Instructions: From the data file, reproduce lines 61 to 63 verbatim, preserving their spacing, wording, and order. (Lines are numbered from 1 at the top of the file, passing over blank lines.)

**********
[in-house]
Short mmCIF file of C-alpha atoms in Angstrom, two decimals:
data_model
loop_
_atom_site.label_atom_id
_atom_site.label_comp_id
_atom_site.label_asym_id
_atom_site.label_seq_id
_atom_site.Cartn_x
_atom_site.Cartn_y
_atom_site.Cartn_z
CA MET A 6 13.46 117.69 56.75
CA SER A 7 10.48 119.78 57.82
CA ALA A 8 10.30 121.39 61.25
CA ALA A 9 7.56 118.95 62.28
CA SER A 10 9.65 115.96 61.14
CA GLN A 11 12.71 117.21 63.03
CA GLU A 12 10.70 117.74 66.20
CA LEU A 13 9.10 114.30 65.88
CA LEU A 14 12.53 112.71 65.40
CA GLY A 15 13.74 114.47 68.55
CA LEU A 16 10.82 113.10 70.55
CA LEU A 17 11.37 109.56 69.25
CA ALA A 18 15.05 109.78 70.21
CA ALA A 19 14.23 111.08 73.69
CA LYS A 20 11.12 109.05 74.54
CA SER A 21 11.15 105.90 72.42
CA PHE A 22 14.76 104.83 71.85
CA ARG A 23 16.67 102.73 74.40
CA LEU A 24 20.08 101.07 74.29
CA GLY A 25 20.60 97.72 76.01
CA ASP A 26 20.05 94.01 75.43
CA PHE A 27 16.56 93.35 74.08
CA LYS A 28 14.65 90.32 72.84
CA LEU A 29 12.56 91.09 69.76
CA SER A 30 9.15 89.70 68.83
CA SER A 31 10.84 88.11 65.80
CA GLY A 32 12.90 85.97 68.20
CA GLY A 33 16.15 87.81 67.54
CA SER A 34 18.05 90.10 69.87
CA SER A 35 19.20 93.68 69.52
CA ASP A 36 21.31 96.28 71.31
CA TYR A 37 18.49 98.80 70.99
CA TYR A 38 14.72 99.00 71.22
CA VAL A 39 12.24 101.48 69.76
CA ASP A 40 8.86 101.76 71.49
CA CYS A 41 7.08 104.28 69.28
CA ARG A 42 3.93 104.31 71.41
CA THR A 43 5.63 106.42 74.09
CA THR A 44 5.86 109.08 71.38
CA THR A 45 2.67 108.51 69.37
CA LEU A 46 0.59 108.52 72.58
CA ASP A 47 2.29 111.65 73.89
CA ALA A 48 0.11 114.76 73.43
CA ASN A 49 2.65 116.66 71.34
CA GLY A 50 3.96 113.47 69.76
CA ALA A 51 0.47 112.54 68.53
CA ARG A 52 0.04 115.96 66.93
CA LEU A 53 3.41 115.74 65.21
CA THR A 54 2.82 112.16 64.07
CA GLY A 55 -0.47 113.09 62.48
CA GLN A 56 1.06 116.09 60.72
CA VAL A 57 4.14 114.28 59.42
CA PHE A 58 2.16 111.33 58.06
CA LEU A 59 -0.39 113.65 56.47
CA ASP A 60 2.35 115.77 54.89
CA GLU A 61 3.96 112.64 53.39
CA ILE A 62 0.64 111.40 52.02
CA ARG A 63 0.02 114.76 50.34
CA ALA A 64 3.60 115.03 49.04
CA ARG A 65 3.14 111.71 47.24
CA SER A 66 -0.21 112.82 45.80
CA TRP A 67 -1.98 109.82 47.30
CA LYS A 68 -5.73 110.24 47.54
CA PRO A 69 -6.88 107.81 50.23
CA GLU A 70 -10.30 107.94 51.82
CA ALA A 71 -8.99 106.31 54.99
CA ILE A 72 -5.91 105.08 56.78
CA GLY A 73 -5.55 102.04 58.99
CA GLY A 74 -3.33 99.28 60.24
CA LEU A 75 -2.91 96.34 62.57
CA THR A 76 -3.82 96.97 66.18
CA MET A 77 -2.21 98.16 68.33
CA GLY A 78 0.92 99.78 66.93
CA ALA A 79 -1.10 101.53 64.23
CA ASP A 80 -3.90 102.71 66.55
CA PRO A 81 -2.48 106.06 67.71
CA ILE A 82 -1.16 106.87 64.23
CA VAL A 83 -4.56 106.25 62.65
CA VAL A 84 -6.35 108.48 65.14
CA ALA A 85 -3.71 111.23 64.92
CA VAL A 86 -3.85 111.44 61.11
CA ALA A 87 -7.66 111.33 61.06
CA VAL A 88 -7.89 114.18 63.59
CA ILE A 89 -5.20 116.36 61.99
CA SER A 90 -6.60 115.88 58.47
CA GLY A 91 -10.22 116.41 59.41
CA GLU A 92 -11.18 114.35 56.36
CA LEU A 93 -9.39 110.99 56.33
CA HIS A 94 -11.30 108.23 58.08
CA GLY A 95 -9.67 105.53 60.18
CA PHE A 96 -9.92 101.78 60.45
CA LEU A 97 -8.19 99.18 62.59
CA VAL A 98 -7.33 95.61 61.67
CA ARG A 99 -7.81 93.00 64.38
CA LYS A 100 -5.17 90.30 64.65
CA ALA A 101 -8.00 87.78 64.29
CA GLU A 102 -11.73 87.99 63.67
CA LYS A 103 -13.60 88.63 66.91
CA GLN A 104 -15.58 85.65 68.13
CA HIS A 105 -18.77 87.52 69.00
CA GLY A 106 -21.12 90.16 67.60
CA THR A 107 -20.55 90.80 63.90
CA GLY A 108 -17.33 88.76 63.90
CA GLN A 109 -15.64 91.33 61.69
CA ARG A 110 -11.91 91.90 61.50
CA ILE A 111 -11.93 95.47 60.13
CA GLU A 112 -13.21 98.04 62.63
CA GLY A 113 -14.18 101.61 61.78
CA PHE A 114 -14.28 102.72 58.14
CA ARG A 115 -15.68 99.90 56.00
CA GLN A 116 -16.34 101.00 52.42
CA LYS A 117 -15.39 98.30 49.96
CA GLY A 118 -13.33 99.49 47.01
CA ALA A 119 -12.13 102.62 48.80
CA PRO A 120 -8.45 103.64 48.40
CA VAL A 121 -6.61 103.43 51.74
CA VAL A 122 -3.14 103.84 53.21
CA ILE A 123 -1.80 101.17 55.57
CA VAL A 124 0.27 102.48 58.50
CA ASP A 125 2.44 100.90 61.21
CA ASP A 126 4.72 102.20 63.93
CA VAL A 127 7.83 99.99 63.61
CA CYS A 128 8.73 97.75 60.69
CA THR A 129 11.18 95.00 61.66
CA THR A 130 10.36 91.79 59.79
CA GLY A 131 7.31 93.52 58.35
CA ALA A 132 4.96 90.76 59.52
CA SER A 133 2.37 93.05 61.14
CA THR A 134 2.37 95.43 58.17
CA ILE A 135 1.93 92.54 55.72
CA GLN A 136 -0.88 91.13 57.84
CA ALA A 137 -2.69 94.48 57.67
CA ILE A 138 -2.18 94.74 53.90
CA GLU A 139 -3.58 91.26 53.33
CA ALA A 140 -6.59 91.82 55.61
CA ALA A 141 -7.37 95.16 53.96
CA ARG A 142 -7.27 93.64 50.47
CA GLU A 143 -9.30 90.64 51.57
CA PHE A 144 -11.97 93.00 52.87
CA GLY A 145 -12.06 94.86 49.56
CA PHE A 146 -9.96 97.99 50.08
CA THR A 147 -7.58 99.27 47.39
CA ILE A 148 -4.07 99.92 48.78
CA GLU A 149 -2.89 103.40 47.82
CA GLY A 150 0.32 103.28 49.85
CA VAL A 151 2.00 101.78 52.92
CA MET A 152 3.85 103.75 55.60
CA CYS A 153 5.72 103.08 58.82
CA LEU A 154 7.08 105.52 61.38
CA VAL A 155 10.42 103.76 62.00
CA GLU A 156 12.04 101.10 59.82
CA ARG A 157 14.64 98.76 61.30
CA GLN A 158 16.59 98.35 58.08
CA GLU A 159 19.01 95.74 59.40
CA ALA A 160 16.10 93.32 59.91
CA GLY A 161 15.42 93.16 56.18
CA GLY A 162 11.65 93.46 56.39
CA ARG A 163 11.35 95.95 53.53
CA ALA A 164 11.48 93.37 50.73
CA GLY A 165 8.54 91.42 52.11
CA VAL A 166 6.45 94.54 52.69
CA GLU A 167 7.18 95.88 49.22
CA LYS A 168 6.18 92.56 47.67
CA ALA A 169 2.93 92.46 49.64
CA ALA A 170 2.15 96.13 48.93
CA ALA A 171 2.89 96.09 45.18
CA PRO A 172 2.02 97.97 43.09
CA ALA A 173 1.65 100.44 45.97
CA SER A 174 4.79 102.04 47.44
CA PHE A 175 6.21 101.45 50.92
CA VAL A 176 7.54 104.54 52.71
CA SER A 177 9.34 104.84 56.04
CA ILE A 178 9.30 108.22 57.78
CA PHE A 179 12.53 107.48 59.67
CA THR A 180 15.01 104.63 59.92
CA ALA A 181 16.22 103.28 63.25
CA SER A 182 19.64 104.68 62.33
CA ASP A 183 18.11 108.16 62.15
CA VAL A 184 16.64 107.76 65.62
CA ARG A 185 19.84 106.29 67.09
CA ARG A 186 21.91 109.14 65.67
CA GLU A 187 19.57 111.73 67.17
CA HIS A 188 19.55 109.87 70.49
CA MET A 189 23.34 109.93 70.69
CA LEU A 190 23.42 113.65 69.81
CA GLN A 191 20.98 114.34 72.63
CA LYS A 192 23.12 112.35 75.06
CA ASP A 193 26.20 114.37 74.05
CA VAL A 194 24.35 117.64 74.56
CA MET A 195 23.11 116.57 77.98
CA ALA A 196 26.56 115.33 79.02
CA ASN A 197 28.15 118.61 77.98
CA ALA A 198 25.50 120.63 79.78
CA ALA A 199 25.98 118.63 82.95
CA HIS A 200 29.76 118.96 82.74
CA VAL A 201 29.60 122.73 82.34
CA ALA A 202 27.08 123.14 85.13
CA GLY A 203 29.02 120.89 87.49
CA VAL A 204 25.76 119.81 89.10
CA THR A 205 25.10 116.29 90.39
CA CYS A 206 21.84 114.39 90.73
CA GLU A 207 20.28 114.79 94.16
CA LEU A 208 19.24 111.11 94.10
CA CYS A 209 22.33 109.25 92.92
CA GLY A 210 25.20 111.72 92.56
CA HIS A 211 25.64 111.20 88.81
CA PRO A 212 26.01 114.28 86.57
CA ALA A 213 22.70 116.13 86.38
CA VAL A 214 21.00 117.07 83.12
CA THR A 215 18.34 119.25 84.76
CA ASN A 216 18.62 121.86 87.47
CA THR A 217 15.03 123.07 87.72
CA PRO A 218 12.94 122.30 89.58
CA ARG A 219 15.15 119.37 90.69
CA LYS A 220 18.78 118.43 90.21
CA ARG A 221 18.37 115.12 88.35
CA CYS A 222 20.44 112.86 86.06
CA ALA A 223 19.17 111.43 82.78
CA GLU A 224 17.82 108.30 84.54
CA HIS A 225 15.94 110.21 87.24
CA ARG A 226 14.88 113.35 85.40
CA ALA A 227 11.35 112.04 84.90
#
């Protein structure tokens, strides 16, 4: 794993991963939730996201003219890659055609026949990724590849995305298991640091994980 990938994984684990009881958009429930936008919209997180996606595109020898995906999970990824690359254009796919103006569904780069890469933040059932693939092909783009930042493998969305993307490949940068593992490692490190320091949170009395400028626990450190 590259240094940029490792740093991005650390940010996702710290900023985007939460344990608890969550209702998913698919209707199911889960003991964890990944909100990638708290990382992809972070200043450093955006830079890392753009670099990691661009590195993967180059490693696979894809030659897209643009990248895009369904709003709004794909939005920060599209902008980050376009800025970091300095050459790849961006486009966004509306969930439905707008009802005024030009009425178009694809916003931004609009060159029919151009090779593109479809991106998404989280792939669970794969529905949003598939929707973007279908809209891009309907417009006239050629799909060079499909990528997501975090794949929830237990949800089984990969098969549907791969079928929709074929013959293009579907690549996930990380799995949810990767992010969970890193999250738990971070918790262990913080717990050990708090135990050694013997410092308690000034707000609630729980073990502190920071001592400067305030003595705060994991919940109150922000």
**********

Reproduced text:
CA GLY A 55 -0.47 113.09 62.48
CA GLN A 56 1.06 116.09 60.72
CA VAL A 57 4.14 114.28 59.42